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026: The Flavour of Spice (Book Review)

Updated: Apr 3, 2022

‘The Flavour of Spice’ (2017) by food critic Marryam H. Reshii is a must have resource for anyone interested in the 15 most commonly used spices in Indian kitchens. It is the kind of book that you cannot wait to curl up, dive in and read. Marryam

provides a fantastically concise and engaging overview of the ancient Arab trade routes, the spice wars, and the legacy of the Spanish, Portuguese, Dutch and British colonists who brought these spices to our kitchens.

She then literally hunts down each spice, travelling in person to the plantations where they are grown (Varuna Plantations, Coorg), factories where they are processed (the unassuming Sakthi factory, Erode) and the spice markets where they are traded (Gadodia Market, Chandni Chowk). You criss-cross India and some parts of the globe, as she vividly portrays the farmers, traders, chefs, and home-cooks she encounters on her journeys.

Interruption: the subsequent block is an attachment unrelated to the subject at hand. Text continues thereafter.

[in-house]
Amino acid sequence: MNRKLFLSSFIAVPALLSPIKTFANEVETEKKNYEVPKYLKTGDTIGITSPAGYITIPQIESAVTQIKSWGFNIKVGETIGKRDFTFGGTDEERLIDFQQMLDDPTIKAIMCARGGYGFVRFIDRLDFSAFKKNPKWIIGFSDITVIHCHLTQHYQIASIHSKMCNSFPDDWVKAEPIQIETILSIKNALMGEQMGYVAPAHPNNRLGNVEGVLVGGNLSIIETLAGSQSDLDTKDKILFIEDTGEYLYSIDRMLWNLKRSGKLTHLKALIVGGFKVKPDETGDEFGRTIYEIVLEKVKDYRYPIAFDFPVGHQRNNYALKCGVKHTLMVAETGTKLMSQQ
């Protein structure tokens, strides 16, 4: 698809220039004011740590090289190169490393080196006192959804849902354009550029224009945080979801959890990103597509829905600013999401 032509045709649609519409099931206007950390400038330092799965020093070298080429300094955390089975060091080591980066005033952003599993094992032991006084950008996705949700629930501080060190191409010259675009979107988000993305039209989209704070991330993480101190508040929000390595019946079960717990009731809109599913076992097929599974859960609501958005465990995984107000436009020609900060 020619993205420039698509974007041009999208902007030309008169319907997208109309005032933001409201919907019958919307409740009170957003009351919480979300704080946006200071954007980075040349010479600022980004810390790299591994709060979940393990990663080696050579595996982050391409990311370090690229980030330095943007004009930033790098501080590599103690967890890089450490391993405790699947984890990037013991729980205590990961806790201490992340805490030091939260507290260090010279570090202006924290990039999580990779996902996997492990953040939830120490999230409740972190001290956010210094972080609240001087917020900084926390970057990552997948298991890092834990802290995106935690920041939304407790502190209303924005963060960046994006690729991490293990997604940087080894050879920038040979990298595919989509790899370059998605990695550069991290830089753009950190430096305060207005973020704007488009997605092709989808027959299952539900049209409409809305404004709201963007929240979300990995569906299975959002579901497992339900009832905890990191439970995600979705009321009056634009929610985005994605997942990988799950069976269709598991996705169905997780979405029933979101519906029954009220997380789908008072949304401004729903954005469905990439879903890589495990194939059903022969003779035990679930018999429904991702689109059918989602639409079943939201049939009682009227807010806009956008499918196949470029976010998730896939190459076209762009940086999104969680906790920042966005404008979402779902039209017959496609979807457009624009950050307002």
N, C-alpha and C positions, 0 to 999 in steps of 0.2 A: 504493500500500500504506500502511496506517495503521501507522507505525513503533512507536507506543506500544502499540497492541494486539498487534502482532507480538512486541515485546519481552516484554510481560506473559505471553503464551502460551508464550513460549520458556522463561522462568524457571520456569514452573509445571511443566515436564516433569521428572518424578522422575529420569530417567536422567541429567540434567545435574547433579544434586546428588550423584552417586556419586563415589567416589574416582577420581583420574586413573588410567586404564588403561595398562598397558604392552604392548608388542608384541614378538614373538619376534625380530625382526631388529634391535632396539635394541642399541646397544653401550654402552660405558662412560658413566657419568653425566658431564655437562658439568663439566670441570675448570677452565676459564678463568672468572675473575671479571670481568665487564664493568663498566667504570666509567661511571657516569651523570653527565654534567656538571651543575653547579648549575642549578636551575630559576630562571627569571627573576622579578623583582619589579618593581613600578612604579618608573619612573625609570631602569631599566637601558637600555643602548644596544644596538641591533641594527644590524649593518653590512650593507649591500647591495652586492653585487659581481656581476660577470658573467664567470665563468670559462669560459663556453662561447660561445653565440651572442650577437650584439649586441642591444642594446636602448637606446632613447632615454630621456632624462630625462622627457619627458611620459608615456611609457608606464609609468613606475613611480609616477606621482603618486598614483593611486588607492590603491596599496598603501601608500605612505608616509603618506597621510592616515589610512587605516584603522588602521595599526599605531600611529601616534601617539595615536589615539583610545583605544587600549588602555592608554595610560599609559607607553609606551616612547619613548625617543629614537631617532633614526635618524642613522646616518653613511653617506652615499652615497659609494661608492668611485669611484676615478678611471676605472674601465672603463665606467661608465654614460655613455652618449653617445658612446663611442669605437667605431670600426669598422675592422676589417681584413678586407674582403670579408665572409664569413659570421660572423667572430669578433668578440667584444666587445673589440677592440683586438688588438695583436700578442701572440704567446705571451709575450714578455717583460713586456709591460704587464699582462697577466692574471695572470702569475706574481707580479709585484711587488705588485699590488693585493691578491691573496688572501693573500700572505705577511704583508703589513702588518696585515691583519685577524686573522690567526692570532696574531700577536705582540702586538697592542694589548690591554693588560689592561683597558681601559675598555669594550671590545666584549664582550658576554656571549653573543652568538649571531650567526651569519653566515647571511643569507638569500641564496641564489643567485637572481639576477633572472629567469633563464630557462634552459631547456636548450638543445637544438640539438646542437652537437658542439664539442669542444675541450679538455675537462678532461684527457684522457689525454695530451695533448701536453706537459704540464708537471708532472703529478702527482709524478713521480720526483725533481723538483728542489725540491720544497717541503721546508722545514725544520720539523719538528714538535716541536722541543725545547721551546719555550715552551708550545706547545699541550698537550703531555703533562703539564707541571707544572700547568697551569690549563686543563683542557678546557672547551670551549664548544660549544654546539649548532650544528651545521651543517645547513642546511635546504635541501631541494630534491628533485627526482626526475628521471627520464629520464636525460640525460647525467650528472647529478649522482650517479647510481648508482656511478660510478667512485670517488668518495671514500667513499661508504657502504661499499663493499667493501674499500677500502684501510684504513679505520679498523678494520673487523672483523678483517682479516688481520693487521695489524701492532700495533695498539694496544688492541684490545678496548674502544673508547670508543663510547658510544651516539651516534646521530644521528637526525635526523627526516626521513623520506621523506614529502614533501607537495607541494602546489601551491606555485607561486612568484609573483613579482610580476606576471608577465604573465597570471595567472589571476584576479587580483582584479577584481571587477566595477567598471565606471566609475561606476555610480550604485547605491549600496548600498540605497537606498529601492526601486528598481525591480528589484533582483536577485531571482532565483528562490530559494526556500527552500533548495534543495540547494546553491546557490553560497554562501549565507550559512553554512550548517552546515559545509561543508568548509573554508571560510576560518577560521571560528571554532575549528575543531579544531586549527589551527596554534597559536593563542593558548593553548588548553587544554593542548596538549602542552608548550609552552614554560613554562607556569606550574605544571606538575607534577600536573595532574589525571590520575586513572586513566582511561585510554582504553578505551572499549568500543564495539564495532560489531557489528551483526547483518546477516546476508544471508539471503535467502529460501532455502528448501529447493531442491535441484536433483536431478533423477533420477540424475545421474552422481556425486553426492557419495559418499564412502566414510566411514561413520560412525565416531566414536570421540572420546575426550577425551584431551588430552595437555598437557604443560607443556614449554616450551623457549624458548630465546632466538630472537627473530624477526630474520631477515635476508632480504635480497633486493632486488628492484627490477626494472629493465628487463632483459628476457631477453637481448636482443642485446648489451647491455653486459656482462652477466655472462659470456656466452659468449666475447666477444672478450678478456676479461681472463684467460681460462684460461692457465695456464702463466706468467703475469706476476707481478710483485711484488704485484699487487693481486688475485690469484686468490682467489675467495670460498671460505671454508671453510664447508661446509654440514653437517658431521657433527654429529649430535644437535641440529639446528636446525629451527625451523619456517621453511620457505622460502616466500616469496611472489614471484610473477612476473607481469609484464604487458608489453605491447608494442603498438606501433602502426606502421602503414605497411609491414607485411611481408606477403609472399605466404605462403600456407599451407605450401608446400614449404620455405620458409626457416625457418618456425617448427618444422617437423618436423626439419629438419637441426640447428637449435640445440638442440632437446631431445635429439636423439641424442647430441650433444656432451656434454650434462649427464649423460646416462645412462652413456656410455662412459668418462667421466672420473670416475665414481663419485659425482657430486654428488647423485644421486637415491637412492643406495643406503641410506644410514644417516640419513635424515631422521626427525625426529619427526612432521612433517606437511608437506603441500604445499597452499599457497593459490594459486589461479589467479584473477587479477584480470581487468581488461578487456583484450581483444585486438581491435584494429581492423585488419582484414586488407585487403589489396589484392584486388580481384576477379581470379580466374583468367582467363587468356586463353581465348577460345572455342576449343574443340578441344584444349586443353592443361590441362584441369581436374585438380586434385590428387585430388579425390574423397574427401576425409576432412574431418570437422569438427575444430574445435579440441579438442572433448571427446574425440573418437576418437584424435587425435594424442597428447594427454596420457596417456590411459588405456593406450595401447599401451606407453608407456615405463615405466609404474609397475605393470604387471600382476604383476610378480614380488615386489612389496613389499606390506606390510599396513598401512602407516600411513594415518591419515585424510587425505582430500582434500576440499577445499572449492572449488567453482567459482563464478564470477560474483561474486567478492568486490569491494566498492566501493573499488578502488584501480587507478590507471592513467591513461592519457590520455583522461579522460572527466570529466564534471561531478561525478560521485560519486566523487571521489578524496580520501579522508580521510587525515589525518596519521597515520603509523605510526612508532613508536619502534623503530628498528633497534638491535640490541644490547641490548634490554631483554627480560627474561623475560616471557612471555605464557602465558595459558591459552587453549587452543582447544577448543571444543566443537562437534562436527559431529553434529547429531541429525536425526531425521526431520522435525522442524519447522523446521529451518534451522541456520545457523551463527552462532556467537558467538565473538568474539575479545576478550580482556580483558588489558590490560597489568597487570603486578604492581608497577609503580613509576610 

What I love the most about her book is the personal memories and associations with the spice (for instance buying zeera golis for less than ten paise; or the sudden insight that dal-chini means - bark of a tree from China). It highlights how quietly interwoven spices are in our daily lives. Each chapter ends with three to five assorted recipes compiled from her kitchen, celebrity chefs, colleagues and friends that celebrate that particular spice as the hero of the dish.

As one can see in the index of the book, the spices are grouped into three broad categories - the big four, the aromatics, and the seed spices. The grouping of the ‘big four’ - chili, cumin, turmeric and coriander perhaps shows a leaning towards recipes from North India, where “haldi, mirchi, dhaniya, jeera” form a culinary rhyme. One cannot imagine most dishes from East and South India without the inclusion of mustard as a heavy contender. But that is the beautiful thing about writing - we bring our childhoods, our ways of seeing and being in the world into everything that we write.

Highly recommended!

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